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The Pattern Behind Self-Deception
Michael Shermer   Jun 18, 2010  

Michael Shermer says the human tendency to believe strange things—from alien abductions to dowsing rods—boils down to two of the brain’s most basic, hard-wired survival skills. He explains what they are, and how they get us into trouble.

Timely lecture.
Below is a concise intro to the subject for the layman:
"Deception and Self-Deception. Deception is pandemic in nature. Camouflage and mimicry are just two of its typical forms. Paradoxically, our tendencies to reciprocal altruism increase the potential gains from deception in our species, because exploiting reciprocators may lead to gaining benefits without having to give any in return. In our species the opportunities for deception are improved by language, which simultaneously provides a valuable medium of exchange -- information -- and the ability to counterfeit that good.
Of course, it is in the interest of those potentially deceived to discover deception, and it not surprising that human beings are natural, if imperfect, lie detectors. (That is the reason why we want jurors to hear testimony live rather than read a transcript.) This detection ability encourages selection for behavior that will avoid detection, setting up an arms race between deceptive behavior and mechanisms for detecting deception. Biologists have suggested that this arms race is, in turn, the origin of pervasive self-deception in man. By deceiving himself, an individual may suppress the cues that allow others to detect deception. Hence self-deception is most likely when there is an intense need to deceive others.
The fact that human beings have innate tendencies toward deception and self-deception buttresses the conservative defense of civil society and skepticism about state power. Civil society develops norms to combat deception in private life. In the market, individuals have strong incentives to maintain a reputation for honesty so that others will deal with them. Fraternal and religious organizations arise in part to vouch for the good behavior of their members.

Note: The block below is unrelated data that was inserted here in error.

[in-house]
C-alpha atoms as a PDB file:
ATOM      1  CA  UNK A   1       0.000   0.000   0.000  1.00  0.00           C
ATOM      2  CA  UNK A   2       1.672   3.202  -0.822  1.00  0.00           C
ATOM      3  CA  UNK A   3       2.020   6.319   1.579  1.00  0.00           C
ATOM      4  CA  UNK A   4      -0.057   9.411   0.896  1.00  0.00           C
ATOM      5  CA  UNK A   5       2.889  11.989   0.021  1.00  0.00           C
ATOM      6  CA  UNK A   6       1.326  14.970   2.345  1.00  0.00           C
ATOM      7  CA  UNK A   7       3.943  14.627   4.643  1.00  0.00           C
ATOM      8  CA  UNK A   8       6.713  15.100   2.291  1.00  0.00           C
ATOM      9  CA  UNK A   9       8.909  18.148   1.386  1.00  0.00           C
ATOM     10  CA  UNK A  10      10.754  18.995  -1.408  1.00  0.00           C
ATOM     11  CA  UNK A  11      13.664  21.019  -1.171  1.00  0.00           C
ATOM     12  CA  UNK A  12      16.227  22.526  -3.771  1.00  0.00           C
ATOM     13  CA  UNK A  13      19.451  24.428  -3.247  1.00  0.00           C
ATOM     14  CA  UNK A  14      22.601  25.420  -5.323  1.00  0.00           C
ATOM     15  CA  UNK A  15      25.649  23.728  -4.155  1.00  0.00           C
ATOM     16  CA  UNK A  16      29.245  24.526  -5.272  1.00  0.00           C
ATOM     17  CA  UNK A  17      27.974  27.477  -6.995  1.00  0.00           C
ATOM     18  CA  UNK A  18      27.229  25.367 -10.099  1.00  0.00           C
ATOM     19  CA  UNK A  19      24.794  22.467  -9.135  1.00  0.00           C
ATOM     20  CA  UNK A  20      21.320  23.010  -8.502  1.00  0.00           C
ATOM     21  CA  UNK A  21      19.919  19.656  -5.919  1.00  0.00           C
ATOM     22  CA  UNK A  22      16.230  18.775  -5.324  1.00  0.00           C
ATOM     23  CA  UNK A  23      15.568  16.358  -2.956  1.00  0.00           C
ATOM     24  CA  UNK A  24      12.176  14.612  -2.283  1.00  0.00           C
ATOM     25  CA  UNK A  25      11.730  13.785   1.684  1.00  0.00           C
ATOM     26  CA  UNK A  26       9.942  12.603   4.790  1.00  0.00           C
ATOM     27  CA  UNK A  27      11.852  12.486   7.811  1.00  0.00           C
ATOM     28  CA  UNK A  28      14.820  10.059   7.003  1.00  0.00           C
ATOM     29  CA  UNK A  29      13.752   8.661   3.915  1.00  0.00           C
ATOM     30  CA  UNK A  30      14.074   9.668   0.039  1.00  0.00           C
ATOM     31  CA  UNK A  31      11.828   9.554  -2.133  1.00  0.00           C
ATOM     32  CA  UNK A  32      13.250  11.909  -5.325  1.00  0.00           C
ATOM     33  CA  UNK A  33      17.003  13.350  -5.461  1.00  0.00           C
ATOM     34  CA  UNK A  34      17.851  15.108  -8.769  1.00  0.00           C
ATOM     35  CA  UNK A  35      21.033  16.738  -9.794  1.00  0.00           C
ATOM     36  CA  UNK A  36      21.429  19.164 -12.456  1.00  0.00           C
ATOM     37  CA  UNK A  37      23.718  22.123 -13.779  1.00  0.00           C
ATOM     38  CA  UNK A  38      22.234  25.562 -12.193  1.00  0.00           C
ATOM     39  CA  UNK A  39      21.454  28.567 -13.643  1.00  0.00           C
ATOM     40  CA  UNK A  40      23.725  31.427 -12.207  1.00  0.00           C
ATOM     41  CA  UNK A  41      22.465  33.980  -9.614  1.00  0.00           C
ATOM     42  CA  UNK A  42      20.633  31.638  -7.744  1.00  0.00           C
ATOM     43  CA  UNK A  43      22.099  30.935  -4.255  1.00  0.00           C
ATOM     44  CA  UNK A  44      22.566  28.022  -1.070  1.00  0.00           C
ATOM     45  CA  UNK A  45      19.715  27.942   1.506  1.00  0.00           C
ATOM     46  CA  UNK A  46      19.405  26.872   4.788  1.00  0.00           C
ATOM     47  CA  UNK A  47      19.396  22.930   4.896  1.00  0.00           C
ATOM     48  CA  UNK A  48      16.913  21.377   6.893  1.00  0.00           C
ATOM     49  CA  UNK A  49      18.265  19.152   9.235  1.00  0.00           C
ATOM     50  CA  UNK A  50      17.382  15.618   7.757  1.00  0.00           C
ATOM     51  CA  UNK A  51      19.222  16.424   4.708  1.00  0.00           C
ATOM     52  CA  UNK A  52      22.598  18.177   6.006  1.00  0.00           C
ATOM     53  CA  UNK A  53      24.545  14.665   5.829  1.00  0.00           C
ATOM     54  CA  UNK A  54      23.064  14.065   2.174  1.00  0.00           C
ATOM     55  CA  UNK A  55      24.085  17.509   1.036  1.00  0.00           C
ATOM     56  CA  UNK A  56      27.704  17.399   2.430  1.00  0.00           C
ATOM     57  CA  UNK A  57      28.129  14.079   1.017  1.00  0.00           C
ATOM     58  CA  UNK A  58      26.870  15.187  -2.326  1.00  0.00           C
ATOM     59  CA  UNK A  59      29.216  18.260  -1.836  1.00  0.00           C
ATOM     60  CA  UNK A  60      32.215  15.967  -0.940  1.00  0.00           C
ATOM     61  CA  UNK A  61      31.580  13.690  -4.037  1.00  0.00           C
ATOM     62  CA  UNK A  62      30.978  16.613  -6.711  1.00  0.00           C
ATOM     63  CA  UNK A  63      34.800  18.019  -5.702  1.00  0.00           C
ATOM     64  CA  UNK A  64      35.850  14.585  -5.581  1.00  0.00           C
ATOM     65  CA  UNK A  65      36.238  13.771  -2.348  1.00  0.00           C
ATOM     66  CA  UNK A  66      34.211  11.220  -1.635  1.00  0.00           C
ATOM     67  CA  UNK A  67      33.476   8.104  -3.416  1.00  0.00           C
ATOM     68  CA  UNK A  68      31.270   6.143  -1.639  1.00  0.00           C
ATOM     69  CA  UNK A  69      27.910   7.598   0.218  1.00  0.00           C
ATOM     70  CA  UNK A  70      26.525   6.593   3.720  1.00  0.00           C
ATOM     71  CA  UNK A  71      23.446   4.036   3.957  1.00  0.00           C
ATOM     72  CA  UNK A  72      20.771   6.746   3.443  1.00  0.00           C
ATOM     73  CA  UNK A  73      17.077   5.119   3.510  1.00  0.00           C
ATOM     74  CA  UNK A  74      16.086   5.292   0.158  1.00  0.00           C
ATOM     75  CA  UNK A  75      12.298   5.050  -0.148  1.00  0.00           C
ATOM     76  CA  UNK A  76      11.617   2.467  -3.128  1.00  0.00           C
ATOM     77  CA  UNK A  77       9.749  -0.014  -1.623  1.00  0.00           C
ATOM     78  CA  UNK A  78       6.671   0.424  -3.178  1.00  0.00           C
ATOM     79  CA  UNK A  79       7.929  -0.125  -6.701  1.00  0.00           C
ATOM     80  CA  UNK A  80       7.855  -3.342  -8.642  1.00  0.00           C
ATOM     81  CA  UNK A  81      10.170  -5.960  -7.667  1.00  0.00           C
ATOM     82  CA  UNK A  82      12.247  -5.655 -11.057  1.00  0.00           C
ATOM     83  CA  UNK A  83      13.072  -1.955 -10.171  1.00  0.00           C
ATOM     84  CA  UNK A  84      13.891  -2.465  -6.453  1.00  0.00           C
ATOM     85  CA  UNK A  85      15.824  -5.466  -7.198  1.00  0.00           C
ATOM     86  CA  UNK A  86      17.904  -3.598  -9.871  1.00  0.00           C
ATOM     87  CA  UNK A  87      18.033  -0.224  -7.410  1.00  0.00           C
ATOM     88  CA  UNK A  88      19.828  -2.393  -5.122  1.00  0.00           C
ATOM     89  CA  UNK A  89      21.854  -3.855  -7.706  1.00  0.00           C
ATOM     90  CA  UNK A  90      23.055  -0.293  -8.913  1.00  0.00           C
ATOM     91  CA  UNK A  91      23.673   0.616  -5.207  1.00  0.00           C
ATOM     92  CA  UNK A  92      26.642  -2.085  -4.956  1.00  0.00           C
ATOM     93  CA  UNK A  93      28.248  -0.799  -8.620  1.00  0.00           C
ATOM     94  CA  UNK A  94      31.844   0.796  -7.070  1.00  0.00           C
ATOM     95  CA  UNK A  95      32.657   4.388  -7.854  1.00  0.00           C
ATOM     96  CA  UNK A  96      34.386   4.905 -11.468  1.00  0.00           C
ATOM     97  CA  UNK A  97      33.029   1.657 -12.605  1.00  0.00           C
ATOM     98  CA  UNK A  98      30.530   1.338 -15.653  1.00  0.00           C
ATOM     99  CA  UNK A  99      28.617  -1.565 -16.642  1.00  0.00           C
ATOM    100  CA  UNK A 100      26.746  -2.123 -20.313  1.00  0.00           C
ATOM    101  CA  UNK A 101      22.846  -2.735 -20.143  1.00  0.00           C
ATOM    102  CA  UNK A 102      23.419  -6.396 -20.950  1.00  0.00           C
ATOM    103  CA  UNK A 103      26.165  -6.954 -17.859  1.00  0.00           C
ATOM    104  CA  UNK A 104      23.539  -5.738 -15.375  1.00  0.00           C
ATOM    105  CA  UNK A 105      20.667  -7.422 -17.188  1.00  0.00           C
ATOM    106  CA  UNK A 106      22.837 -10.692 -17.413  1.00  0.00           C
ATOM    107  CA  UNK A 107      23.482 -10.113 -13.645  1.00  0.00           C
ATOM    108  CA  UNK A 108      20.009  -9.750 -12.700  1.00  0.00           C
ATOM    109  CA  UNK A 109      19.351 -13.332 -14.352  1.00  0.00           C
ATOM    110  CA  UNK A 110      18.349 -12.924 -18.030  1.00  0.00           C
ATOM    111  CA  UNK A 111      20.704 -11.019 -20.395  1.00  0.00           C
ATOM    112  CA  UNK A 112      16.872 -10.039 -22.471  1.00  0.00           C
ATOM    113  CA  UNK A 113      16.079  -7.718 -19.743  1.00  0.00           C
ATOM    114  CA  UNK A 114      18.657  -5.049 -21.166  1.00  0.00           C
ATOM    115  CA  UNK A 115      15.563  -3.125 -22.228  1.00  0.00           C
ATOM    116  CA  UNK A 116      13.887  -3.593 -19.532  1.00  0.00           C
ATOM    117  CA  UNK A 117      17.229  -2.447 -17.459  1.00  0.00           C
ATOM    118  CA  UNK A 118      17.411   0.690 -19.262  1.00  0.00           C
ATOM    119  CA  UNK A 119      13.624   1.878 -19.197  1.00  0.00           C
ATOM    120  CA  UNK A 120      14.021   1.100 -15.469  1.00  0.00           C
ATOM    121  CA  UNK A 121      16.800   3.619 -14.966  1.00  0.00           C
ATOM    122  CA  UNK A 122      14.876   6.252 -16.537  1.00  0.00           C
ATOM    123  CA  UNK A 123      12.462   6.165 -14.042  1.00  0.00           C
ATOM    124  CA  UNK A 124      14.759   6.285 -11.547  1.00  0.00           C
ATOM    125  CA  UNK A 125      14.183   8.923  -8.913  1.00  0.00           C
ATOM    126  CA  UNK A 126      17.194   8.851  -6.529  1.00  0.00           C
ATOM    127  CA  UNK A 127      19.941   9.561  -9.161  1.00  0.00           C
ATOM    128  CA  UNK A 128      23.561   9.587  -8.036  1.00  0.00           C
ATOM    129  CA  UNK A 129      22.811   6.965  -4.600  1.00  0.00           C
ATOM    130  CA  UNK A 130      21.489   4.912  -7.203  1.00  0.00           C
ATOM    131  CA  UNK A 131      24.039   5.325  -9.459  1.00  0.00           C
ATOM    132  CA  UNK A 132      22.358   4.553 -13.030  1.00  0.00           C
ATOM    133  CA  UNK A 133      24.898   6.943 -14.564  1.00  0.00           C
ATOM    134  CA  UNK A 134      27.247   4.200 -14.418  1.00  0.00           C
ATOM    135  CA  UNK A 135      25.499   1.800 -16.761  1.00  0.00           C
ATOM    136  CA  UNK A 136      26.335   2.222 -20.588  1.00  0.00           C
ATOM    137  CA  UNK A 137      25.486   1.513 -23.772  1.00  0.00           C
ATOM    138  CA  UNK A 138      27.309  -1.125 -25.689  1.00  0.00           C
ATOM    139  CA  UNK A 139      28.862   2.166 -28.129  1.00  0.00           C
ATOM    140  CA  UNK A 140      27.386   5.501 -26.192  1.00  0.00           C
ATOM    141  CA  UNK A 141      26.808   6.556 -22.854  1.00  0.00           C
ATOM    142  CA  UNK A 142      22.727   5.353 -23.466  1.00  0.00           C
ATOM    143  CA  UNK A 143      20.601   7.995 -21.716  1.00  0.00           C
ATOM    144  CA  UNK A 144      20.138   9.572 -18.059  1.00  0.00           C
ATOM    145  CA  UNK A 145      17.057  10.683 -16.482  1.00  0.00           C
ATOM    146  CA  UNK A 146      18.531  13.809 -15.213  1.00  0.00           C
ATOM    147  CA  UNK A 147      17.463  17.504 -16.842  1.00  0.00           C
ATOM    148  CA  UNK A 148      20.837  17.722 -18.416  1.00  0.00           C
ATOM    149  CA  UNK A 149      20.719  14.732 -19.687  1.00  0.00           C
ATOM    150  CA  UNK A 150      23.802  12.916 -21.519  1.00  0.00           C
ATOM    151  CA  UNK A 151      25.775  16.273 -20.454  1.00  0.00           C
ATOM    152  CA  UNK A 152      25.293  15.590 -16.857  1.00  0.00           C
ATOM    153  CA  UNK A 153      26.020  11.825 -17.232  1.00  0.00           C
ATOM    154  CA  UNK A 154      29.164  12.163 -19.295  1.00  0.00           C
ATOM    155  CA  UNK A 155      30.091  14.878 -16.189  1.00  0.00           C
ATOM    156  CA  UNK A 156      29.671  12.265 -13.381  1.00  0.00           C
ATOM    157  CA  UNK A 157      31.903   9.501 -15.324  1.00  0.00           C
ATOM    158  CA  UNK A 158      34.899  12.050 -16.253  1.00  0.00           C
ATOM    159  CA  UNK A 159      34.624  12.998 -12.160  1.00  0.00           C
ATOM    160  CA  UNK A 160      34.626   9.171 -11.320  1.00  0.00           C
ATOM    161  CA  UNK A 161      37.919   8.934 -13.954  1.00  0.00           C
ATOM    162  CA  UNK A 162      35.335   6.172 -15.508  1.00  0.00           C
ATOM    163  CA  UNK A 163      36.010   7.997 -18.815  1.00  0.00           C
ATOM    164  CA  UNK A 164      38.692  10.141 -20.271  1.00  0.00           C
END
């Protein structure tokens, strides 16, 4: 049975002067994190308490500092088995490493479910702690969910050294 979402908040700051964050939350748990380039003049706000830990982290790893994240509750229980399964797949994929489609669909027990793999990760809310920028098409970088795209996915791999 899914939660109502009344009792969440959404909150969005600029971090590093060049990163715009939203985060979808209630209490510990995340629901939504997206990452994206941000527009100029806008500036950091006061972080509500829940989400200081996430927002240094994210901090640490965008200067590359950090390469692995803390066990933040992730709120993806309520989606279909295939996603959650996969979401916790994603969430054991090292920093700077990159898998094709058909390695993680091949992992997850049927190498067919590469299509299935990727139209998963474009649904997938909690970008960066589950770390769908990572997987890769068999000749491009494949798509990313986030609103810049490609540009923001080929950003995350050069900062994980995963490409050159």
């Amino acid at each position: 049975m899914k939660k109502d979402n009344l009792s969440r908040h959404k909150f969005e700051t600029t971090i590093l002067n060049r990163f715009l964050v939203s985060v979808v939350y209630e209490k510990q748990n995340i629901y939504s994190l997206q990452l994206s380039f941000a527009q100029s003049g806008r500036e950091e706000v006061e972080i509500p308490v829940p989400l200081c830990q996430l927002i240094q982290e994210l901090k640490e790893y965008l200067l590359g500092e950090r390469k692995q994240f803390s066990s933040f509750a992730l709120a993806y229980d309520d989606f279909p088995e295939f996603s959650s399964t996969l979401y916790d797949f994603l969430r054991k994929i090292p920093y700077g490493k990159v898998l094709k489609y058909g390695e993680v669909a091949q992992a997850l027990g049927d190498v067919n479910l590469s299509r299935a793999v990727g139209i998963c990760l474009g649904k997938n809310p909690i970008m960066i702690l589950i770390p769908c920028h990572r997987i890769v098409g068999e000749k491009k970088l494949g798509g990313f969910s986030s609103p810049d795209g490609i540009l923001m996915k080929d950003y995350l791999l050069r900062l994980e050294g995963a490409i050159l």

In contrast, it is much harder to root deception out of large-scale politics. For instance, in a democracy citizens are rationally ignorant of most political issues; that is, they know perhaps subconsciously, that their individual votes are so unlikely to influence elections that it simply does not pay to follow the twists and turns of public debate. Politicians have a scope for deception proportionate to this ignorance. A commanding presence, a compassionate demeanor, and rhetorical virtuosity are evolutionarily designed mechanisms that fool the inattentive.
The ingrained susceptibility to self-deception also undermines the celebration of sincerity and authenticity that has been at the heart of the Left's project since Rousseau. Evolution suggests that individuals may project the most sincerity and feel the greatest measure of authenticity precisely when they are offering proposals that are deceptive -- ideas that benefit themselves and their group at the expense of others."
Professor John O. McGinnis, National Review, 12/22/97
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